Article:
Siron starts her talk by explaining how attending the Tools for Peace summer camp in the Tehachapi Mountains outside Los Angeles transformed her:
“It’s like a parasite that gets into you and turns every cell that has been darkened by hate, frustration, or discrimination, or what you are holding on to—it turns them pink, and makes them smell like roses.”
Once a refugee from Sierra Leone and Yemen, Siron speaks of transformation from hard experience:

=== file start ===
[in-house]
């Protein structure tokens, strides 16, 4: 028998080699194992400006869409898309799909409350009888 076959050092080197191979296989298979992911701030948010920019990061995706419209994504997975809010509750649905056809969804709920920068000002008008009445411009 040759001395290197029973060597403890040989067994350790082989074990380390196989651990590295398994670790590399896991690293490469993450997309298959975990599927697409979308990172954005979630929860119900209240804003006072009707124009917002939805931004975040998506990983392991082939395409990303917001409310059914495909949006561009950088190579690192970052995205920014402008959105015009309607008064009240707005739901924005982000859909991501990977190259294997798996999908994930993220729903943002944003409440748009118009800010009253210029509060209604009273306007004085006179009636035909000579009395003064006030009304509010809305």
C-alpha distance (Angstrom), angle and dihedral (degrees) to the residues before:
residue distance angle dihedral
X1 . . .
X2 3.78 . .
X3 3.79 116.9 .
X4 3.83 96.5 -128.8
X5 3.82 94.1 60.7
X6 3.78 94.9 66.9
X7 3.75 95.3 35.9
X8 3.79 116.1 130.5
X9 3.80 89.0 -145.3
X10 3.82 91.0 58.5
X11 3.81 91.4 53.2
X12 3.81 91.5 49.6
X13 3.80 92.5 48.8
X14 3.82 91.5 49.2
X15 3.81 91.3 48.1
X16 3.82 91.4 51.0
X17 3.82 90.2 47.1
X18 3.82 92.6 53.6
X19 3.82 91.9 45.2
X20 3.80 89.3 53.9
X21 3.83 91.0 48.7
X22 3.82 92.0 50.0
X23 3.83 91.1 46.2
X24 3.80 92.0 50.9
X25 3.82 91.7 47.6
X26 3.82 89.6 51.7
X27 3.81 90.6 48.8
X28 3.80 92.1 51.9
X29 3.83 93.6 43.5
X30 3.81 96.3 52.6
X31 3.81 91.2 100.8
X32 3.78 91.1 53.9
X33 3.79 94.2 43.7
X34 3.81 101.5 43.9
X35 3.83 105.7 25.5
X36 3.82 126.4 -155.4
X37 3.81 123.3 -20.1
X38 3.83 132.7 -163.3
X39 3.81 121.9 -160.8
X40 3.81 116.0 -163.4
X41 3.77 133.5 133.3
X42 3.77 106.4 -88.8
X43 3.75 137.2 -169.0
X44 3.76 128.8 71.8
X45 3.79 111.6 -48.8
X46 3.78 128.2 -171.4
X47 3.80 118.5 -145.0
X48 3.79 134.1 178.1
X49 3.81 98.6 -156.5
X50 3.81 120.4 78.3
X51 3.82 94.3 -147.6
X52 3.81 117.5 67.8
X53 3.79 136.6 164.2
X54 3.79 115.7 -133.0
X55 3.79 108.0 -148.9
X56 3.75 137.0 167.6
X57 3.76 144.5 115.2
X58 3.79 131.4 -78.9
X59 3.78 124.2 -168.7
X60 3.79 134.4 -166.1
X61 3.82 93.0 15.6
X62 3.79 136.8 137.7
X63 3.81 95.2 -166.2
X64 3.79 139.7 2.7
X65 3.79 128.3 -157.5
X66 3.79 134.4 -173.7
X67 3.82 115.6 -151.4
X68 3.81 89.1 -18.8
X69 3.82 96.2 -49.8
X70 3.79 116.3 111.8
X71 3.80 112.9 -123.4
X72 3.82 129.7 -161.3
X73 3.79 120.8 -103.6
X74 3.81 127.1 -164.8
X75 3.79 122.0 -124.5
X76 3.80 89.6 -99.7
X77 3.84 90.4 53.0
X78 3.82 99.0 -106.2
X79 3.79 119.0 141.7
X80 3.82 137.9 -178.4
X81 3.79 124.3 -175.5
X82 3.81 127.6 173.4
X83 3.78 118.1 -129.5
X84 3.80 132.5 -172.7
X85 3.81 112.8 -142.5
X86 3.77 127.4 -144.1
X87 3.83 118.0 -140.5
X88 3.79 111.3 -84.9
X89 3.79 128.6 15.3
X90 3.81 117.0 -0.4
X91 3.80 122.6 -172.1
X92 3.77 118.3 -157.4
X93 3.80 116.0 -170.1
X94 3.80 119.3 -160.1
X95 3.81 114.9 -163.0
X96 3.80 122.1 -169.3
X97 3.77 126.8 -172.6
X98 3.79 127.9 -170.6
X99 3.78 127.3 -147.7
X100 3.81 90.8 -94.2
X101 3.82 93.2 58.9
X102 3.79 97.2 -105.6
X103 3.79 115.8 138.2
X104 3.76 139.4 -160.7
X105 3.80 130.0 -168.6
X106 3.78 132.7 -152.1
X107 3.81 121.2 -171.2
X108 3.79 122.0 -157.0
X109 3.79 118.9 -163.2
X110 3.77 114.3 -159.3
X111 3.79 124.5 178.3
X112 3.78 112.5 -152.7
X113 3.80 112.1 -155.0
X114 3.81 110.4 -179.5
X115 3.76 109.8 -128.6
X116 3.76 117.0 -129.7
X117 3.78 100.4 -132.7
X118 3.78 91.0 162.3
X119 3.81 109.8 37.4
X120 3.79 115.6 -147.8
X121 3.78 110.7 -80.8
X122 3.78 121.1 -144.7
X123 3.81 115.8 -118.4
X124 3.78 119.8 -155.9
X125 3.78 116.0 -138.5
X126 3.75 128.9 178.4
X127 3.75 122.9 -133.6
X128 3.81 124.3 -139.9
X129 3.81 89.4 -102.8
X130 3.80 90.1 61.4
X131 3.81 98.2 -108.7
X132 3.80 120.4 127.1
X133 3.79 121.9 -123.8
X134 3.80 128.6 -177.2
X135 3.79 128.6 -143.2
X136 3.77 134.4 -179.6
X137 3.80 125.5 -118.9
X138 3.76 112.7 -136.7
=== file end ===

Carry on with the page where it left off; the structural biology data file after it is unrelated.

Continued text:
“I’m 18, but 15 of those years were the hardest years of my life. . . . My first memory is of my mother running down the street while the local boys threw stones at her, yelling ‘Kafir’ in Arabic, which means infidel. My older brothers came home from school with bruises on their cheeks. My education was nonexistent since I was female. When we finally arrived to the USA, culture shock hit my family: The bare legs, beauty, and confidence . . . The kids in schools had pencils, and shoelaces in their shoes . . . And chocolate. We were in a whole new world. But we were still in a place that seemed to resent our family.
“So I grew with intense hatred …